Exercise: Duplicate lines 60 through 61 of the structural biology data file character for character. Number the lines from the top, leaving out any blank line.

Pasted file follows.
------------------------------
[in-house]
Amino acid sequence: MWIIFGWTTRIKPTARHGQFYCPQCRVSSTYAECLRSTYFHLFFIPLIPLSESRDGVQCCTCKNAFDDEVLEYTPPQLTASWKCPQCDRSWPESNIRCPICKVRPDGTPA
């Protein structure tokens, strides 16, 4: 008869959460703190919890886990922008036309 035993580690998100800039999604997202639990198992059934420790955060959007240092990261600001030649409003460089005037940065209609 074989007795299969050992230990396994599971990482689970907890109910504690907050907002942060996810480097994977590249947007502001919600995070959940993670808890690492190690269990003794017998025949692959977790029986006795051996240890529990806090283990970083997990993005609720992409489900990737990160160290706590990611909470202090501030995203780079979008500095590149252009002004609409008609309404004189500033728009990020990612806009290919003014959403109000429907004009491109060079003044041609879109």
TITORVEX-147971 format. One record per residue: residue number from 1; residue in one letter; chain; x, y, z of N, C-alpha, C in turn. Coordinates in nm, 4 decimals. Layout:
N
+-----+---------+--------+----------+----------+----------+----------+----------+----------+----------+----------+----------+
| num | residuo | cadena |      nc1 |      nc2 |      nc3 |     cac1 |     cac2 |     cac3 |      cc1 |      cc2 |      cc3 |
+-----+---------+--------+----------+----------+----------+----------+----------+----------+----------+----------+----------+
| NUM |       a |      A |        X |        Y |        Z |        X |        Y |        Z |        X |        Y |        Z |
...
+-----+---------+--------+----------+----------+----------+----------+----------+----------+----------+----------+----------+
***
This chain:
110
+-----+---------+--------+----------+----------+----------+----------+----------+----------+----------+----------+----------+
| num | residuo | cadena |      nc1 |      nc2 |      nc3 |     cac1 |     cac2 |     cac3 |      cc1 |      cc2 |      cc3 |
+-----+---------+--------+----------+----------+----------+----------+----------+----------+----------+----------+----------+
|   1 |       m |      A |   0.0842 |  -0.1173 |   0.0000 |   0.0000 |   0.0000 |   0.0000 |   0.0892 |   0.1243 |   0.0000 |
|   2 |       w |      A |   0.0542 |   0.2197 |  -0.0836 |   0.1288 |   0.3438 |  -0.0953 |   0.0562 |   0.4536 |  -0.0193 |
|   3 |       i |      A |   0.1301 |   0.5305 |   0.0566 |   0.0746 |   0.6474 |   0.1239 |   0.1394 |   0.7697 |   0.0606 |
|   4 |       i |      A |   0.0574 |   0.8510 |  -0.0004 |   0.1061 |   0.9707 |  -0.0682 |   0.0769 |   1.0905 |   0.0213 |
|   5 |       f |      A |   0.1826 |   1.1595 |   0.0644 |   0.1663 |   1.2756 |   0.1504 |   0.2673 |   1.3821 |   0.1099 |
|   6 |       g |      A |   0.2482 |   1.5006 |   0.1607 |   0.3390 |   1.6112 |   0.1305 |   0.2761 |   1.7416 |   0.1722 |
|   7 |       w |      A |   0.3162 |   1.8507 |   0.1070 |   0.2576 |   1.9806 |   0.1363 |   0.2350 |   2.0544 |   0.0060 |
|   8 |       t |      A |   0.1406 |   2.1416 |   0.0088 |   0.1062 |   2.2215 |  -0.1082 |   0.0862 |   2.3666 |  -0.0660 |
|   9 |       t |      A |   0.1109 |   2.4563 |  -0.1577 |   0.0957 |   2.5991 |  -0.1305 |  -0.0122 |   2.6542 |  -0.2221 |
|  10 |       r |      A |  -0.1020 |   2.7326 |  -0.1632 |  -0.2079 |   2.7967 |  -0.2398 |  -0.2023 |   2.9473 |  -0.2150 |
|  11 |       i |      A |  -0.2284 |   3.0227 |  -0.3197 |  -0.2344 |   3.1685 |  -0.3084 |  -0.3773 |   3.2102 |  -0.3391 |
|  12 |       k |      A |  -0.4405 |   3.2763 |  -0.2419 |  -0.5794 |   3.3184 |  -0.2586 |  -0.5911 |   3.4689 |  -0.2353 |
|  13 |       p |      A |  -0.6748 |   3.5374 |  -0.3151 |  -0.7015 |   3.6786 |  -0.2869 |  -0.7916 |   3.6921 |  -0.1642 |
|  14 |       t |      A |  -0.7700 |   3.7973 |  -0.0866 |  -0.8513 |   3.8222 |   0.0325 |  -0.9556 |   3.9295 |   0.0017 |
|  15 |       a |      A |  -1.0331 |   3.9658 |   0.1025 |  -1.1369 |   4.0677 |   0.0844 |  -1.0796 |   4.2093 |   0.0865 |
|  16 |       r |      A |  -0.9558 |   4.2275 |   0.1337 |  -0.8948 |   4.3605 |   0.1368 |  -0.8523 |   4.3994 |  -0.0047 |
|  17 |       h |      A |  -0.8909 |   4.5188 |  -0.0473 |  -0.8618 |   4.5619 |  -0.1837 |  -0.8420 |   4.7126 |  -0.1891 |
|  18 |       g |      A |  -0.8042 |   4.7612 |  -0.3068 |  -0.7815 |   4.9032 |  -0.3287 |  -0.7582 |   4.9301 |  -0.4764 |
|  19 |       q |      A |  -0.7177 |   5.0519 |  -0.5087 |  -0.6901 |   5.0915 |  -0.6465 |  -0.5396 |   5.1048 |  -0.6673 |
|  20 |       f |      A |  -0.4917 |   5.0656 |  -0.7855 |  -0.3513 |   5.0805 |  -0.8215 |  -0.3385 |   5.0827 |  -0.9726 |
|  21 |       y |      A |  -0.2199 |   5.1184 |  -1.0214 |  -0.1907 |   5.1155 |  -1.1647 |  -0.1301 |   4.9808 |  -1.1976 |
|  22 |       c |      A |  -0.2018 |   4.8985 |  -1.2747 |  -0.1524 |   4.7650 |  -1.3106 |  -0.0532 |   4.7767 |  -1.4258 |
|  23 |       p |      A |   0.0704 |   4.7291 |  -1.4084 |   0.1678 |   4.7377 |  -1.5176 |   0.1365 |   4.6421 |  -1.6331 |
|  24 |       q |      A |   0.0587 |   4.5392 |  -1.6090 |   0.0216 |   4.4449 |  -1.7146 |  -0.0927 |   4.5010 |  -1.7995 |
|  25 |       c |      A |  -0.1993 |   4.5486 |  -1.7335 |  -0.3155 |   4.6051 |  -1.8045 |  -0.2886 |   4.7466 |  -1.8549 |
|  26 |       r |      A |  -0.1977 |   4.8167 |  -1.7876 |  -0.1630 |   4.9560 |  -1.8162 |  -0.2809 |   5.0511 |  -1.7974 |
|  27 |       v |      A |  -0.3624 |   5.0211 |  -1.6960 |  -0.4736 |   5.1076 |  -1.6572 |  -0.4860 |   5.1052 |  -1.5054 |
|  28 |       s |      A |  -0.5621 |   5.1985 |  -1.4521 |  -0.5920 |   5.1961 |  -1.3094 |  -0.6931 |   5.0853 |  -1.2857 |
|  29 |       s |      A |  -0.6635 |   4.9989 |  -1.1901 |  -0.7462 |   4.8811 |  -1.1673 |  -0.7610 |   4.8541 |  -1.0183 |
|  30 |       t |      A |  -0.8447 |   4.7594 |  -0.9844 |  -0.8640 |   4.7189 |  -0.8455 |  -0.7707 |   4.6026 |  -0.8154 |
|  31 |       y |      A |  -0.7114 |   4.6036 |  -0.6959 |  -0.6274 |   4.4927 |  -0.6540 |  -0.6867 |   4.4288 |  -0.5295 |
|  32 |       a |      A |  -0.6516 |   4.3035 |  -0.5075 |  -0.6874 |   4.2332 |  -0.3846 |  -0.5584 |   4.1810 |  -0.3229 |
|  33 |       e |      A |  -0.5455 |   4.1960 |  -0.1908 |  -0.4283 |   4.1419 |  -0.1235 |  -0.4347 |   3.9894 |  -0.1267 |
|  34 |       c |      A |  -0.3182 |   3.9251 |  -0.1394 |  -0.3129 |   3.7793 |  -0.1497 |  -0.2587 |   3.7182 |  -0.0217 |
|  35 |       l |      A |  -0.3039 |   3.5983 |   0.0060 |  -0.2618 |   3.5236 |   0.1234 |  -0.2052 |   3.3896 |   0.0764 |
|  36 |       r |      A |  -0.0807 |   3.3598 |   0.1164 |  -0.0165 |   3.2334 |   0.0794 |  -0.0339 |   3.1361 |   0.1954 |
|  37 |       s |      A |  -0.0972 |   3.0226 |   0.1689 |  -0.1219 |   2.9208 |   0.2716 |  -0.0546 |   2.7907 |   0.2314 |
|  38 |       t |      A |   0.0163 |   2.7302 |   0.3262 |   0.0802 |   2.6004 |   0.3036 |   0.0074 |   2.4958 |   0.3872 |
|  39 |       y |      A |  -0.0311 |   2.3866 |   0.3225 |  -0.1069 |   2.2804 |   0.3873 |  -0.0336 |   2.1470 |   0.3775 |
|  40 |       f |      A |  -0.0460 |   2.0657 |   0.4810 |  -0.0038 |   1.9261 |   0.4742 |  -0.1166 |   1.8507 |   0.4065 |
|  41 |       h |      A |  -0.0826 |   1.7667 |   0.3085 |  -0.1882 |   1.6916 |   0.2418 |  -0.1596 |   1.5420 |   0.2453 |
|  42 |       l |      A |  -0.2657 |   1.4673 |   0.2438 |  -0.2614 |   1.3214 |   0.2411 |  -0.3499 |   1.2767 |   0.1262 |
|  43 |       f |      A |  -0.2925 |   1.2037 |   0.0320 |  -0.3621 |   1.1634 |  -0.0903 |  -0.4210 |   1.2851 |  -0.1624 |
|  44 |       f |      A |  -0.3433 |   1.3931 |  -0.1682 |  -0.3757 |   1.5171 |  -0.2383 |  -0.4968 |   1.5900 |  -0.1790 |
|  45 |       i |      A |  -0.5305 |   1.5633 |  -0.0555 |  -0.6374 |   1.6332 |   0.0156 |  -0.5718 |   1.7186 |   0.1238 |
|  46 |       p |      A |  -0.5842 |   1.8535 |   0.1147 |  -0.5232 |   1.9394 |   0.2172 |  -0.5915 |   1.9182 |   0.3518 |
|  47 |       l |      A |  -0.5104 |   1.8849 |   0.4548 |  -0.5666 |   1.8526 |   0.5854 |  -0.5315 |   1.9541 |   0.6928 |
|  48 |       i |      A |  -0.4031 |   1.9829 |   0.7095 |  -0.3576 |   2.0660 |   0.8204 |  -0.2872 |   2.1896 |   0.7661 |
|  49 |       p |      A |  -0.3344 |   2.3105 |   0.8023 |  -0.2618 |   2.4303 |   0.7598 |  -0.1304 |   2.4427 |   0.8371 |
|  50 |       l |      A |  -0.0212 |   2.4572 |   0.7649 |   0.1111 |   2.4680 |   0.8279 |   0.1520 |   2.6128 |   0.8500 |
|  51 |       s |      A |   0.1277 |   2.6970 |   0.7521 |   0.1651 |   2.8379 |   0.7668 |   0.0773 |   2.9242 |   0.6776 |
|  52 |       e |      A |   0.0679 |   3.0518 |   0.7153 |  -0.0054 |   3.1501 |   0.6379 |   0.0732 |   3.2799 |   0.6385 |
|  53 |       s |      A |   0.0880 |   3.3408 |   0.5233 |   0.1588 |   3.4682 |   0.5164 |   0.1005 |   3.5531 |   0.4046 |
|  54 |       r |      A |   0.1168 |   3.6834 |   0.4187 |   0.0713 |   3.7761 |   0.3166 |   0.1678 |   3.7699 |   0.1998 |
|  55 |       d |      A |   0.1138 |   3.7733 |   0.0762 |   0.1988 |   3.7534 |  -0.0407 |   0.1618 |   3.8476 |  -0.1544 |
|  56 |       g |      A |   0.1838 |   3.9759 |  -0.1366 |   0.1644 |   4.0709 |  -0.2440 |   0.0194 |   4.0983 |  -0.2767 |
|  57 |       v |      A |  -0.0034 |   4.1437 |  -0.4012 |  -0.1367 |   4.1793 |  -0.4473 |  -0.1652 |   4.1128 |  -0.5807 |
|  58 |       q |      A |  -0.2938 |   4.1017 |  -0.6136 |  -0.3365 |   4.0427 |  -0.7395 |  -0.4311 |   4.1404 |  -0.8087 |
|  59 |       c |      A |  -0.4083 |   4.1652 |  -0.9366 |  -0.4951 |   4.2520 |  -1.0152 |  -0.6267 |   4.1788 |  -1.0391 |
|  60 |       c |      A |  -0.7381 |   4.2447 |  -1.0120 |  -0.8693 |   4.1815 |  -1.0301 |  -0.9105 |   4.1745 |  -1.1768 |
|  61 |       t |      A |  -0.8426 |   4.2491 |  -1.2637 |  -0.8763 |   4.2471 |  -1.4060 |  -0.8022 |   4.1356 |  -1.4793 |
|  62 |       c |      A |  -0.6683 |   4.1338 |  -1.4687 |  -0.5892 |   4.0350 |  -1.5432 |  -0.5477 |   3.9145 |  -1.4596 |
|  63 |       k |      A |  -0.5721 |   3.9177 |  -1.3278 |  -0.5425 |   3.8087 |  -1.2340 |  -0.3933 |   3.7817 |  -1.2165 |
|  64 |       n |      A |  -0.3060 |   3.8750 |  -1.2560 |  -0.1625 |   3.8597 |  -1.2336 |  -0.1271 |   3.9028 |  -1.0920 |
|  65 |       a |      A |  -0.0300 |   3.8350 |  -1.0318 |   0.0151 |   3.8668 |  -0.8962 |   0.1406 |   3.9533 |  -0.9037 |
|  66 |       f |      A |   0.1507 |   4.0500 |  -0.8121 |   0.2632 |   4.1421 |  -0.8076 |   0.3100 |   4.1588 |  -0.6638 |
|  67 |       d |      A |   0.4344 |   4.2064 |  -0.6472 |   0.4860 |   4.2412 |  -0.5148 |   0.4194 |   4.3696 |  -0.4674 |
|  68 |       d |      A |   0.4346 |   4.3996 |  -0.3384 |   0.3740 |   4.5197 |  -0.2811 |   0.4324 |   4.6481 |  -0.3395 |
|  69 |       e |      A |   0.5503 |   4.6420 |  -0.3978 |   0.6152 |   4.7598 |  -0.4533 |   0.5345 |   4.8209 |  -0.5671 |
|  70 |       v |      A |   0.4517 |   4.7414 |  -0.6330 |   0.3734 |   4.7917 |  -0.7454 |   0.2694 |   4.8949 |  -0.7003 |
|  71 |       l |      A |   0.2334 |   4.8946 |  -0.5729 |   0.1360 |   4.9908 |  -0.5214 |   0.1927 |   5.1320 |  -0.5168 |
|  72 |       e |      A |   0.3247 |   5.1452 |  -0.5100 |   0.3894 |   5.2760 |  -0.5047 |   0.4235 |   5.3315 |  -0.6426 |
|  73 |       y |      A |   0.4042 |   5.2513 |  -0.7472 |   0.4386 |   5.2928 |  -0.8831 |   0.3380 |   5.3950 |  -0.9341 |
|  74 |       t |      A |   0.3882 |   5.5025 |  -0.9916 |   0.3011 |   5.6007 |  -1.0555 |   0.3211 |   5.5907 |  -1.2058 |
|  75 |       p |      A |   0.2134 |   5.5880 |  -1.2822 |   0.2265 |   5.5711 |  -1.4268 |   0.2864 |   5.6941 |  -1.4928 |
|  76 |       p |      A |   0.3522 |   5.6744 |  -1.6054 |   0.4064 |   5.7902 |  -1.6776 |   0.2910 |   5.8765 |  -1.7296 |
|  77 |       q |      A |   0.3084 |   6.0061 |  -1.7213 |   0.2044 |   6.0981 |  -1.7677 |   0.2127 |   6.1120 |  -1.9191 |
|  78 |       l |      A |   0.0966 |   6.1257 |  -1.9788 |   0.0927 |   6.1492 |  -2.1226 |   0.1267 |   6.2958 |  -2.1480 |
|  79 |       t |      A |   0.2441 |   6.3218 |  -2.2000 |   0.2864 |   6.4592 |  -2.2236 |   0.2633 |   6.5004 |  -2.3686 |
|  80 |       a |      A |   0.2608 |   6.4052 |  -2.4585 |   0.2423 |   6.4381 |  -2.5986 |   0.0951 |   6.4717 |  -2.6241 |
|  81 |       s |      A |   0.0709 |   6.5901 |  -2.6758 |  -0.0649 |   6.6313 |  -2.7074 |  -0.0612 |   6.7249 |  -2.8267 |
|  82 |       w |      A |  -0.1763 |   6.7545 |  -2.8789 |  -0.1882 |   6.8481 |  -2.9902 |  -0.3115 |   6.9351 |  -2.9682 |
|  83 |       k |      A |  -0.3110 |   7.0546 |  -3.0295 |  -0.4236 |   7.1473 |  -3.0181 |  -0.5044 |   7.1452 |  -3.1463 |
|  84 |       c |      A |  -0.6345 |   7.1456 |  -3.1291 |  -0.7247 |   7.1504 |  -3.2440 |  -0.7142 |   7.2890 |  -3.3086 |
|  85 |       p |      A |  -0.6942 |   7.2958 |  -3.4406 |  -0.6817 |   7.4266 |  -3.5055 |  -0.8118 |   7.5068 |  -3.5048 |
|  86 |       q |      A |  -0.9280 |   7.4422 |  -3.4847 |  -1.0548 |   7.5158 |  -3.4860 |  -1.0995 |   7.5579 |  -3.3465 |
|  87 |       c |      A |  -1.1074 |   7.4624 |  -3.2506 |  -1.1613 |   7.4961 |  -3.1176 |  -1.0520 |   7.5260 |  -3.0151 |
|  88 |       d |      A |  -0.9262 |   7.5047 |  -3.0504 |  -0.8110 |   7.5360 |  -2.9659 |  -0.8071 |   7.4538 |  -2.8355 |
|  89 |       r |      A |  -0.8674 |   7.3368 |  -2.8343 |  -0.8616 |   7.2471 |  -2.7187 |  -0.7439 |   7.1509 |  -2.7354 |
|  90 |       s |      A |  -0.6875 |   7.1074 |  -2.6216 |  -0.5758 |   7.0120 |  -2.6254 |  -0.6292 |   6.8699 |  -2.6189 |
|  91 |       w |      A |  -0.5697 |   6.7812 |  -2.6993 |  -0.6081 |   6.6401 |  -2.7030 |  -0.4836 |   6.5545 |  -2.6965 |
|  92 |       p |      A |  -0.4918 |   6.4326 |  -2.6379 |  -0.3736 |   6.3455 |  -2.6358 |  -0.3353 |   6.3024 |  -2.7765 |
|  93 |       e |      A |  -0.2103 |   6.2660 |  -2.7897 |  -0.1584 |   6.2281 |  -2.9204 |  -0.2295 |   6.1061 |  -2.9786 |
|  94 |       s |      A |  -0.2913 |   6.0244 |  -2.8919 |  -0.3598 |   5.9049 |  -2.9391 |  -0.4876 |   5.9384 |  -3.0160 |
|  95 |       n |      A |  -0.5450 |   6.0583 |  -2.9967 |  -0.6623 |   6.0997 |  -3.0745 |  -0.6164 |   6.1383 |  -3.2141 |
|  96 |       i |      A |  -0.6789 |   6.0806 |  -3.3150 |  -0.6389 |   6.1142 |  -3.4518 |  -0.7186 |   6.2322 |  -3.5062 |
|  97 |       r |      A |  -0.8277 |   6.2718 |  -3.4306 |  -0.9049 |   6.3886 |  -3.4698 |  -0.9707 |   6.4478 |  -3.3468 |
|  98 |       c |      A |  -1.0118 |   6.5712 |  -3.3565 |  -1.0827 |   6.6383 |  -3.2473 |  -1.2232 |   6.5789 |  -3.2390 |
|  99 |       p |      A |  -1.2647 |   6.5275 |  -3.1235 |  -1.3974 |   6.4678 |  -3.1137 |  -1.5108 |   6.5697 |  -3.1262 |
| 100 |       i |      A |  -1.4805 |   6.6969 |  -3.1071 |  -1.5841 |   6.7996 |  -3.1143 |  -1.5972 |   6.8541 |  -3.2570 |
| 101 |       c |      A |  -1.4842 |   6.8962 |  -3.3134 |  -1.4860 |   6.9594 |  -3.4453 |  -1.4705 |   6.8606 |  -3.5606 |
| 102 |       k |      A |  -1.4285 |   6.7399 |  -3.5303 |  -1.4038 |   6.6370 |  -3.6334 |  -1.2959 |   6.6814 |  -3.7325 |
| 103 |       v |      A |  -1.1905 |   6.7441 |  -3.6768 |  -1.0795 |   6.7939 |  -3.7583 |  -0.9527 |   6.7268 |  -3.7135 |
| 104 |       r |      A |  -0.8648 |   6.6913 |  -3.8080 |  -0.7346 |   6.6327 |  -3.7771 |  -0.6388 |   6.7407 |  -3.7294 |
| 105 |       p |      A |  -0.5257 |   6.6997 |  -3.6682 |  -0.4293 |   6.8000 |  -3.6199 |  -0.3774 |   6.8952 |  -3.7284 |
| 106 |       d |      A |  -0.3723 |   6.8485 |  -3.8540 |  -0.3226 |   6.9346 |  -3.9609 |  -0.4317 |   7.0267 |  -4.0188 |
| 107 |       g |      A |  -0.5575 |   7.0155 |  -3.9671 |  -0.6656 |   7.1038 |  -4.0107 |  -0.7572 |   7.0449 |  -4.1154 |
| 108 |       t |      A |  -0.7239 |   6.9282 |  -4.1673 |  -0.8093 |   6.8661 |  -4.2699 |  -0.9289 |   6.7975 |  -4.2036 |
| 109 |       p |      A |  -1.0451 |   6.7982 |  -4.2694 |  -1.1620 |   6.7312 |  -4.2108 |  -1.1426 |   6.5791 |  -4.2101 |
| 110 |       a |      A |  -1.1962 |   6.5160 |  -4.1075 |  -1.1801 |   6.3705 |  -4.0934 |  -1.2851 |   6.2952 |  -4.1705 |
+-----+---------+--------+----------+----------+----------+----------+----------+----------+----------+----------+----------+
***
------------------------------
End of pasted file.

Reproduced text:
|  43 |       f |      A |  -0.2925 |   1.2037 |   0.0320 |  -0.3621 |   1.1634 |  -0.0903 |  -0.4210 |   1.2851 |  -0.1624 |
|  44 |       f |      A |  -0.3433 |   1.3931 |  -0.1682 |  -0.3757 |   1.5171 |  -0.2383 |  -0.4968 |   1.5900 |  -0.1790 |